George Osborne’s stamp duty raid on buy-to-let properties has hauled in more than £2.7 billion to the government’s coffers.
The tax raid is more than twice as much as officials were expecting to collect when the government slapped higher stamp duty rates on landlords and second home owners in April last year.
The government had expected to raise £1.3 billion from the tax increase in the first two years.
George Osborne’s stamp duty raid on buy-to-let properties has hauled in more than £2.7 billion to the government’s coffers
However, new figures from HM Revenue & Customs show it has raised more than double that in the first 18 months alone.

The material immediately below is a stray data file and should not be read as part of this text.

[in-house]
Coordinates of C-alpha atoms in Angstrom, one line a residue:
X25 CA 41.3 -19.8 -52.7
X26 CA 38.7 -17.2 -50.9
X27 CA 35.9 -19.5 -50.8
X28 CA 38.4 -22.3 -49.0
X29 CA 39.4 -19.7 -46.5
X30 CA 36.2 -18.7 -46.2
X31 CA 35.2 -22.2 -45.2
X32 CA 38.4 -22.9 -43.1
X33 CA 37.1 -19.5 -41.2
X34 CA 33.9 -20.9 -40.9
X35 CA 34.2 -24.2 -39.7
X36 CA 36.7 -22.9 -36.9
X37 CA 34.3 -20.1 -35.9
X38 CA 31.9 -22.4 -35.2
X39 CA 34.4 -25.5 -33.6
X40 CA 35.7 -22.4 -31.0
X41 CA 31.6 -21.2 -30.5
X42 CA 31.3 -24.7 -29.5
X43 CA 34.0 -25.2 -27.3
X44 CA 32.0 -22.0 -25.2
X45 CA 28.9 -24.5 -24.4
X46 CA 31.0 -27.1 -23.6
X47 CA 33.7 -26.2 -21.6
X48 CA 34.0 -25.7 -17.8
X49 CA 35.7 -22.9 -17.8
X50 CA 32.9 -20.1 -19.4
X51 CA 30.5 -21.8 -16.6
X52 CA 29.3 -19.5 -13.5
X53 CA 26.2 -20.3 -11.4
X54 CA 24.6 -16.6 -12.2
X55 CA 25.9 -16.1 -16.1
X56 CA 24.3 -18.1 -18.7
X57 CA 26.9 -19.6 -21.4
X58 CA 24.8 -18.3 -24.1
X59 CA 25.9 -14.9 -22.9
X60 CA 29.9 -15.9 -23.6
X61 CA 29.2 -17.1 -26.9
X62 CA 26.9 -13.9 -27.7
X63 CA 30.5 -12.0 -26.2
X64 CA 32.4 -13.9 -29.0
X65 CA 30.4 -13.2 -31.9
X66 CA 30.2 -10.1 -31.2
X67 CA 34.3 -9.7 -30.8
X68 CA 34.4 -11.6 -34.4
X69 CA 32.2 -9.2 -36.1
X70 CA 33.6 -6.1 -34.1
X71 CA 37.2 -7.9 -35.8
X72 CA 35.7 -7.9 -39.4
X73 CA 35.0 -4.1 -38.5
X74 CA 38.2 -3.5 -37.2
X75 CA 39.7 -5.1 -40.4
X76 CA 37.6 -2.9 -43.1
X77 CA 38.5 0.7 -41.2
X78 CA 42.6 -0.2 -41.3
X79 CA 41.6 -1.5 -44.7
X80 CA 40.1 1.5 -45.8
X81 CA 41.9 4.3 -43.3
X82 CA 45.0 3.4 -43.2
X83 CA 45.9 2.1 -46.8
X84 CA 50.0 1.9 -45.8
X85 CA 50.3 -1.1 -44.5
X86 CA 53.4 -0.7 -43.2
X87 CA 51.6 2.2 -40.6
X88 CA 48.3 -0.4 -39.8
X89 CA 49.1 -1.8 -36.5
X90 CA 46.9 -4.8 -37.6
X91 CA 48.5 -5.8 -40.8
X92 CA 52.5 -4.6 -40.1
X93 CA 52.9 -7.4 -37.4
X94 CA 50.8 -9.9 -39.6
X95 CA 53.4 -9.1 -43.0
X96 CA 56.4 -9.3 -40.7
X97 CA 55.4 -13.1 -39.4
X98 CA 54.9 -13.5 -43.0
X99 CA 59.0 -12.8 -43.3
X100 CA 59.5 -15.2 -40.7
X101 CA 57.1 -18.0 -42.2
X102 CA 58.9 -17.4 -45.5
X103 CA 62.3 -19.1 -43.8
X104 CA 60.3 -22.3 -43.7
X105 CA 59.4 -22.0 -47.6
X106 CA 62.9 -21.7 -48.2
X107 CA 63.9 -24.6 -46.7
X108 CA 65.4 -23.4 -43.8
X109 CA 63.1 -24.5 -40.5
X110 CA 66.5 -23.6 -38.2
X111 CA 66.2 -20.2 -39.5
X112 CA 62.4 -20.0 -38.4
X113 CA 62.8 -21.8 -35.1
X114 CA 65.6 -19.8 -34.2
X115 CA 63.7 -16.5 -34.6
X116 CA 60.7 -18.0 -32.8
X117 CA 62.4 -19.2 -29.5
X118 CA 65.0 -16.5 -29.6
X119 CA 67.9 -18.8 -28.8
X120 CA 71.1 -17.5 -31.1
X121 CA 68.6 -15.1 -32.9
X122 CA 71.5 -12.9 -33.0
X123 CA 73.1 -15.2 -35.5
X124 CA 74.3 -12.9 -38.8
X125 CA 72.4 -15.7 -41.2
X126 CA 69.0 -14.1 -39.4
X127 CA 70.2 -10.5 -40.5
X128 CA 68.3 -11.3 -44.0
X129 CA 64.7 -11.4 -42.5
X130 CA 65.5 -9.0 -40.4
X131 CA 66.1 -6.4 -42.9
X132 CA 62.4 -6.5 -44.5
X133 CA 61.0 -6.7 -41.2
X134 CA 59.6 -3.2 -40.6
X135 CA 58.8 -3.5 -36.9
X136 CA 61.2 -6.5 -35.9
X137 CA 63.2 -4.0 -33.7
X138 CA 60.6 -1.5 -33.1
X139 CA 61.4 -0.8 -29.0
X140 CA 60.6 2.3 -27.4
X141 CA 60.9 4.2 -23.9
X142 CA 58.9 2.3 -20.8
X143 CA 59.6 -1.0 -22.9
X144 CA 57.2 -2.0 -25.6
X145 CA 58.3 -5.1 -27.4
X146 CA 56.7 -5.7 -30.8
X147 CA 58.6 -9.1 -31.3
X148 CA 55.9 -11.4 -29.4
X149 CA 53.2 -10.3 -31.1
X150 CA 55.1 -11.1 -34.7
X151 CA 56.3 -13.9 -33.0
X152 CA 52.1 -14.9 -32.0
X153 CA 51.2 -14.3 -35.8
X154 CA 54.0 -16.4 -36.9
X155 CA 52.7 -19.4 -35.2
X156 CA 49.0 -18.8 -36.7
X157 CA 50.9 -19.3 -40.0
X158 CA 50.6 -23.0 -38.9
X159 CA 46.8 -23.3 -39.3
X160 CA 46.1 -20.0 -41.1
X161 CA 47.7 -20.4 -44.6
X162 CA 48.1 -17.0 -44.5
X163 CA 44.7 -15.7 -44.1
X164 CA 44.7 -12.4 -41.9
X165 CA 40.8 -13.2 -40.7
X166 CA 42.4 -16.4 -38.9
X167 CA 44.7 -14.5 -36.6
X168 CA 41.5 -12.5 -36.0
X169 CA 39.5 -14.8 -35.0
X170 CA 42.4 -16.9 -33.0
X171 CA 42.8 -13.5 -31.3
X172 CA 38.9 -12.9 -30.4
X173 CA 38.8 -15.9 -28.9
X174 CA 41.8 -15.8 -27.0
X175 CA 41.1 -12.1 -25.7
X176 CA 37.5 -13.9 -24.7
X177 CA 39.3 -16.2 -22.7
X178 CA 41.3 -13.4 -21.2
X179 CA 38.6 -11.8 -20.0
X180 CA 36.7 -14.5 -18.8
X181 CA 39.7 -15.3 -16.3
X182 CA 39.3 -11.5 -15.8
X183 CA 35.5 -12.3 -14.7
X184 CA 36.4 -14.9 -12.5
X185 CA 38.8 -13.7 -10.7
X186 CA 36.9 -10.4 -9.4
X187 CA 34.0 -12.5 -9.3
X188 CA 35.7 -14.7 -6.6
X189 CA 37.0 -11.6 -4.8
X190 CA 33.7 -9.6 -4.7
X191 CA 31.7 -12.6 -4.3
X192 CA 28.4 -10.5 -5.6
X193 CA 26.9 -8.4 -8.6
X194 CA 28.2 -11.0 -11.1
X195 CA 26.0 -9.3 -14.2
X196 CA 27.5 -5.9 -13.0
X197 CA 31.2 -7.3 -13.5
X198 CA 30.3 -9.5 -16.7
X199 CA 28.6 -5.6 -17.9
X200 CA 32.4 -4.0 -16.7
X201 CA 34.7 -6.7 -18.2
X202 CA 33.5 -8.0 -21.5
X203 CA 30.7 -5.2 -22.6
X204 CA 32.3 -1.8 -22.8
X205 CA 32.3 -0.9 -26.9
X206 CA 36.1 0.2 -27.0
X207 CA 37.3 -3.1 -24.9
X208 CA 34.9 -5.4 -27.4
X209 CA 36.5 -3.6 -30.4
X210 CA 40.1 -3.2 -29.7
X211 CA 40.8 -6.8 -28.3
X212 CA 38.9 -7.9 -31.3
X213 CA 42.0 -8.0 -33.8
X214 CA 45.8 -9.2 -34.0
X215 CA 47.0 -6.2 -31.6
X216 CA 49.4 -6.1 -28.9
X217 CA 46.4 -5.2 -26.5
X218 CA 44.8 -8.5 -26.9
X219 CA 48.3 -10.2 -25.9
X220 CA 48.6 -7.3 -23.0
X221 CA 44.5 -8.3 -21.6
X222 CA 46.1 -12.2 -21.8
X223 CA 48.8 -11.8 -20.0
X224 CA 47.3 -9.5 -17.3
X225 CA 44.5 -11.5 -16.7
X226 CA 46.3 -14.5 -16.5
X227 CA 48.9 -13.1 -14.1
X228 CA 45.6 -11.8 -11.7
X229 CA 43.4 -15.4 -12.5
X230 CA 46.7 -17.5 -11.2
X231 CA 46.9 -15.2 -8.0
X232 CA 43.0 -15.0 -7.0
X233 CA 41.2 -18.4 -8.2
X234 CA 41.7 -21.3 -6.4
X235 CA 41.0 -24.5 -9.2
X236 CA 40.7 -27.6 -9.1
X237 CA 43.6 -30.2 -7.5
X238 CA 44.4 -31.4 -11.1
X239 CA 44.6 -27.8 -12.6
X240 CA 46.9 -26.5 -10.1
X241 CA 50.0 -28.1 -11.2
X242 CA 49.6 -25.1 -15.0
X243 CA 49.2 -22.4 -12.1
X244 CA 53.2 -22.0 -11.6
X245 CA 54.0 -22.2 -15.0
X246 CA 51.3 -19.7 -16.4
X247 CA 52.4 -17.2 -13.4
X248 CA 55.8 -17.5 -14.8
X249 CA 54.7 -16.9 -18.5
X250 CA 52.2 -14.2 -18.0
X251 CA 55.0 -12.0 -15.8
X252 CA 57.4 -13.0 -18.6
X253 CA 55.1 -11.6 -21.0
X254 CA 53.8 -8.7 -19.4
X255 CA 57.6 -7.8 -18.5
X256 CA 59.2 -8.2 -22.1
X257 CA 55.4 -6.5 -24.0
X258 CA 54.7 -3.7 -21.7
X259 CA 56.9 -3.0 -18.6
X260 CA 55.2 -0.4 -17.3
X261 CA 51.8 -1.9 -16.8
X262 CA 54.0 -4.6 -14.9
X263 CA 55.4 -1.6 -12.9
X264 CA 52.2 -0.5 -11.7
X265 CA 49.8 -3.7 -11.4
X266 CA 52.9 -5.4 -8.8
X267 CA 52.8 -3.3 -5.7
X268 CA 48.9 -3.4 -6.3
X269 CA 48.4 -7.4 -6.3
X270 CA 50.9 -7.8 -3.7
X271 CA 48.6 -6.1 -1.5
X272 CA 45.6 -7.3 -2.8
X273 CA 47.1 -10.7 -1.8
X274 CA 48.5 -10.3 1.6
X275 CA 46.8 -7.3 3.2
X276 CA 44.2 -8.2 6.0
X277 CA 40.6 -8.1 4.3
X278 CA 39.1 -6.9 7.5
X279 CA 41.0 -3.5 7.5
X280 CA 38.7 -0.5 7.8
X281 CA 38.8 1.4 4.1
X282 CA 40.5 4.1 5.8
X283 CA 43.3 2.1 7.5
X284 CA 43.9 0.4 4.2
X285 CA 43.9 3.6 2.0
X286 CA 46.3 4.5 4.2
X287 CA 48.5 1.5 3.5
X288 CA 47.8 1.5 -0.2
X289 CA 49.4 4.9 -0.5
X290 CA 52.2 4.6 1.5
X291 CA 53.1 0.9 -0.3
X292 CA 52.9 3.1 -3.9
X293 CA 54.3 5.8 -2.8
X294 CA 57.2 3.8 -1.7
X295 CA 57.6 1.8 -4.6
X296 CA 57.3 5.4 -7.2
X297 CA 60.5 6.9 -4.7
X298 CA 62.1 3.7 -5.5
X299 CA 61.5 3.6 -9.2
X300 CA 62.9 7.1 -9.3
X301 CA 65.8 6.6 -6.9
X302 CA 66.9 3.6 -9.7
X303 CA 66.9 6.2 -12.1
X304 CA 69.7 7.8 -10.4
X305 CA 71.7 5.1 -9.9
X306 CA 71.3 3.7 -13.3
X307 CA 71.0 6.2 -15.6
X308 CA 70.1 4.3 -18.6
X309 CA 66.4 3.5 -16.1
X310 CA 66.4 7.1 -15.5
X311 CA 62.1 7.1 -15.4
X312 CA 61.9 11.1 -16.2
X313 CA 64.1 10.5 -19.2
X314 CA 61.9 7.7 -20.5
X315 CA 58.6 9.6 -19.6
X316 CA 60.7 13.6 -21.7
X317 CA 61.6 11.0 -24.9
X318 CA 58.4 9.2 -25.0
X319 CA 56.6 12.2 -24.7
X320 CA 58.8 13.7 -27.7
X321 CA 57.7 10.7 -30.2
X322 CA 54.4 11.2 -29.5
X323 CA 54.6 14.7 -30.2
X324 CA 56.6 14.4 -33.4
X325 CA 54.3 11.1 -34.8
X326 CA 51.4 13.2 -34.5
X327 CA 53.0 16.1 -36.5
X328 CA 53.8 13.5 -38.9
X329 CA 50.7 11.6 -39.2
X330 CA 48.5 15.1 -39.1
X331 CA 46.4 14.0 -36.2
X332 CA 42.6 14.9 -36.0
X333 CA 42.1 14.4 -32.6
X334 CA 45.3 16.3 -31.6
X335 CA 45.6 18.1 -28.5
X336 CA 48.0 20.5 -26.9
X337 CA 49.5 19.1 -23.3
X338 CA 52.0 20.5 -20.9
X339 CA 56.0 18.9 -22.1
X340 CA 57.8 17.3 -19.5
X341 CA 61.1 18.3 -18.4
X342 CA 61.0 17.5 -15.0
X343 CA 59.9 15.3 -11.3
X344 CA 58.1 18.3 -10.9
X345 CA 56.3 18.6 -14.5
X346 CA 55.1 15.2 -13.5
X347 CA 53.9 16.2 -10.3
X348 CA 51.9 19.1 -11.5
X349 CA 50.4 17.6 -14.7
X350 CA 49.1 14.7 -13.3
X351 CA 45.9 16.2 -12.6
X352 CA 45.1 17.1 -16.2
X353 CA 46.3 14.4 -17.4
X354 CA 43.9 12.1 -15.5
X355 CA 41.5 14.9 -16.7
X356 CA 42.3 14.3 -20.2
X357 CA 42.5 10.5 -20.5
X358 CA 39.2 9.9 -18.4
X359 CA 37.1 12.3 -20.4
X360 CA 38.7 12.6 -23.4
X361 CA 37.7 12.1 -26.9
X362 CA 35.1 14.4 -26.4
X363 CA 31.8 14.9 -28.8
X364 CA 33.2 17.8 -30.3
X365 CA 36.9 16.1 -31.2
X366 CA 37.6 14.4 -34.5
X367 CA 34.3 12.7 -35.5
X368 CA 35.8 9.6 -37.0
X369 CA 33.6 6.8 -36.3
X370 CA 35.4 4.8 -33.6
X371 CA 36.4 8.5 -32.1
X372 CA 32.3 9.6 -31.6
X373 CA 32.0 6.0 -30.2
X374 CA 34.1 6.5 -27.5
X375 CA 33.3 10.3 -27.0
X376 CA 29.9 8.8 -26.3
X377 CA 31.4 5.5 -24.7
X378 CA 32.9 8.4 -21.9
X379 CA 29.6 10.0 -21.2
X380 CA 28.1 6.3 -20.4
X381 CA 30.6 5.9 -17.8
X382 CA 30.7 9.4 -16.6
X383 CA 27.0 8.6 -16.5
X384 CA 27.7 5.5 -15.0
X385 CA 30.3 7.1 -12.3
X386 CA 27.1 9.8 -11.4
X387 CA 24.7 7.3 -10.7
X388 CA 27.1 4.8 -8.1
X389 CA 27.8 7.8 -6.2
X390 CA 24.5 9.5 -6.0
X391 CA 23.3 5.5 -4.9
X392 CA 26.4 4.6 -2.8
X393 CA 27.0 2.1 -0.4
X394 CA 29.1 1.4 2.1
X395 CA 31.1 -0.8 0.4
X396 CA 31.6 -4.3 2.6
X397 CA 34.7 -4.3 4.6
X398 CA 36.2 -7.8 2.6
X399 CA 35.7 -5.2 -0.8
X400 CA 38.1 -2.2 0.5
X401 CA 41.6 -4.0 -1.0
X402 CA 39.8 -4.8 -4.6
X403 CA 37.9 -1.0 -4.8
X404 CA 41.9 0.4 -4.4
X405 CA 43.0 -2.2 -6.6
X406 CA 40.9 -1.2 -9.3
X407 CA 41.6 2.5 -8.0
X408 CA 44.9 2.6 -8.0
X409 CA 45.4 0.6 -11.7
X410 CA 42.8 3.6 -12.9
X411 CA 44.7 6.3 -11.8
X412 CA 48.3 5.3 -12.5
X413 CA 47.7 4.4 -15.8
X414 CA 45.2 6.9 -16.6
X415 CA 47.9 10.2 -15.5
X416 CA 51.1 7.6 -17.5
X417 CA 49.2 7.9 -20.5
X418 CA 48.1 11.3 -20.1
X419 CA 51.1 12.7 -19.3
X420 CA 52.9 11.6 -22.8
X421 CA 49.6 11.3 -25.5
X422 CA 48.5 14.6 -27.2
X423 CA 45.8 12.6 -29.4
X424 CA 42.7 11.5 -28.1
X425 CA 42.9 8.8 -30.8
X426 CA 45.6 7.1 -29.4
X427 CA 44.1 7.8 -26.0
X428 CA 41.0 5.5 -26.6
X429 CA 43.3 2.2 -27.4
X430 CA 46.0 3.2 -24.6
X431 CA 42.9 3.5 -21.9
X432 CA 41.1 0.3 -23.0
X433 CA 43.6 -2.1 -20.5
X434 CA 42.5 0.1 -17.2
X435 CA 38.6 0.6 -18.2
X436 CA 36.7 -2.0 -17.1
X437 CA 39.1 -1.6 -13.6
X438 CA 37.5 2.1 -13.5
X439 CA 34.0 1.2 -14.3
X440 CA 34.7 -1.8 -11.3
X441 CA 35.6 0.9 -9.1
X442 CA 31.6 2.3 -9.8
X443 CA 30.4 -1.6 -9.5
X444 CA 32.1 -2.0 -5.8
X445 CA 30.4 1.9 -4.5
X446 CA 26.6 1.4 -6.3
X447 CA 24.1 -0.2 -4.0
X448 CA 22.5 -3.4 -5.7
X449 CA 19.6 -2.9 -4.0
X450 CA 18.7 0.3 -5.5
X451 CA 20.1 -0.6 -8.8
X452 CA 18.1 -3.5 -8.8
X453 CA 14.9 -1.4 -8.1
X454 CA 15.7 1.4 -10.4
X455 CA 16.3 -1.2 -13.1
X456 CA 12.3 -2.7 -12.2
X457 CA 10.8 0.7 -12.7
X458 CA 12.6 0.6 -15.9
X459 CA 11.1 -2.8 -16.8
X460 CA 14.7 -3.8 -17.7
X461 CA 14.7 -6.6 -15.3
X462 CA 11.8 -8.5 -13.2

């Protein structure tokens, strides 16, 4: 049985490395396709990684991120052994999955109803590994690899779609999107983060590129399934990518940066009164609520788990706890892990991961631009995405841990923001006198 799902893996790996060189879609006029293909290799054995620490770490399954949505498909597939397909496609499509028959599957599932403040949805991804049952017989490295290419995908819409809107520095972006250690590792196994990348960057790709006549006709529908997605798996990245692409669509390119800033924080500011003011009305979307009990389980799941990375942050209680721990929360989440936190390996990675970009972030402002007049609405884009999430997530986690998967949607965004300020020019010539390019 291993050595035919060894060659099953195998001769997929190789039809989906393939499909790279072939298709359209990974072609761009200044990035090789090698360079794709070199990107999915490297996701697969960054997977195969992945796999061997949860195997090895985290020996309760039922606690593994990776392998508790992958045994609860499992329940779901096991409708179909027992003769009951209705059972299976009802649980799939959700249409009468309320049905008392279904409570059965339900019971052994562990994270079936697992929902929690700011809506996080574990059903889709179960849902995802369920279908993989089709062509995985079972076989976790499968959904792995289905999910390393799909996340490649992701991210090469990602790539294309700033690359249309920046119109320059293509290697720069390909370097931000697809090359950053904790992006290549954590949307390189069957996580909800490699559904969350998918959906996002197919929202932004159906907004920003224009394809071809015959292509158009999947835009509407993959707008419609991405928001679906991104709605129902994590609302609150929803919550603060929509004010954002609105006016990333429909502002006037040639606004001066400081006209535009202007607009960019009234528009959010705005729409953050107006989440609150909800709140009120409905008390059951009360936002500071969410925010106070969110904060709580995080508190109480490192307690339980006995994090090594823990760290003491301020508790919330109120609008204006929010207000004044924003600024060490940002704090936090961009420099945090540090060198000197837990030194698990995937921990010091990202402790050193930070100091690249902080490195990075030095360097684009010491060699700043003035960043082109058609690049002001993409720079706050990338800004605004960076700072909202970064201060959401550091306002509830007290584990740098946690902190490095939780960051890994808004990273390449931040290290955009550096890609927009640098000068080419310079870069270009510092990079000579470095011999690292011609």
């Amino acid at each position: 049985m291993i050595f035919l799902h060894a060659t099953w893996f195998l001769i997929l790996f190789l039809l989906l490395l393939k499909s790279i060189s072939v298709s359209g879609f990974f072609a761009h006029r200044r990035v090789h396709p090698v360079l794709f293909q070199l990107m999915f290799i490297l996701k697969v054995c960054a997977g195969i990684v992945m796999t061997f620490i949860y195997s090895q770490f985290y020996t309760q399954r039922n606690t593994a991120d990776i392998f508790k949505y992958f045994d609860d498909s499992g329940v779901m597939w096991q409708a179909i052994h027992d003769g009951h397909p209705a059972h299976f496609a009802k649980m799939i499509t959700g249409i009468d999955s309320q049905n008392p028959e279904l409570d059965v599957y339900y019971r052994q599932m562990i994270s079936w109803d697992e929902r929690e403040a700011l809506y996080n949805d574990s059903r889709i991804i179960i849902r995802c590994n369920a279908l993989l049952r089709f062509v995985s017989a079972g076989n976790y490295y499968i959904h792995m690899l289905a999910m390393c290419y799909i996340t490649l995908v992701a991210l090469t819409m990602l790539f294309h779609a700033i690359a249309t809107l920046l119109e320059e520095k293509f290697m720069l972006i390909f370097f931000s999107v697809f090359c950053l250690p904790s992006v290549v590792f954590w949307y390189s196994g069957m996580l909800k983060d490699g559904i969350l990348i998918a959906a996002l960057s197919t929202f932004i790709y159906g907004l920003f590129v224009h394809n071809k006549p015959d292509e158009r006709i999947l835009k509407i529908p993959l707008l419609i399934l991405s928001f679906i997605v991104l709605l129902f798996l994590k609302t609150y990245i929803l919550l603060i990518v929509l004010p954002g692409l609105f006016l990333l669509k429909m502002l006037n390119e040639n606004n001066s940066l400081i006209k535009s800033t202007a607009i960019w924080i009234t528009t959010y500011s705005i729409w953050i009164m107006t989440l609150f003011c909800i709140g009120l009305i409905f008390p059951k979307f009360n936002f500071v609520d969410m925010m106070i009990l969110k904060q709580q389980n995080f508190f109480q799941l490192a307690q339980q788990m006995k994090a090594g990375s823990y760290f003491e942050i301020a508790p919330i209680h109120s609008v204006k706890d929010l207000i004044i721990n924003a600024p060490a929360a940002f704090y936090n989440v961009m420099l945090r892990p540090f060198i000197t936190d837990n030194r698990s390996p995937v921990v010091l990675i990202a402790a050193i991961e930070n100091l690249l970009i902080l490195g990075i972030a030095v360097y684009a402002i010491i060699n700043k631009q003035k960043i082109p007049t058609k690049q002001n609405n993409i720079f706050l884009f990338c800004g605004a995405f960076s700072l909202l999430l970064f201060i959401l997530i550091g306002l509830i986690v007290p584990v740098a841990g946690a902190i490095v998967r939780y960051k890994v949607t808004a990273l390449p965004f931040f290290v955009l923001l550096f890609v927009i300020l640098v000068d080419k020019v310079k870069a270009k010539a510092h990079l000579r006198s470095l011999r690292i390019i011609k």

Mr Osborne, the former Chancellor, introduced the so-called ‘landlord tax’ to cool the booming buy-to-let market and to free up housing for first-time buyers.
In what critics labelled a ‘war against landlords’, this year he also stripped wealthy buy-to-let owners of the ability to claim higher rate tax relief on their mortgage interest payments.
While the policies had a damaging effect on buy-to-let transaction initially, there are signs that landlords are beginning to buy homes once more.
Figures from UK Finance, the banks’ trade body, show the number of landlords buying homes hit an 18-month high in August.
At the same time, first-time buyer house purchases are up just 8 per cent in the past year, according to UK Finance, the trade body for banks.
David Smith, policy director at trade body the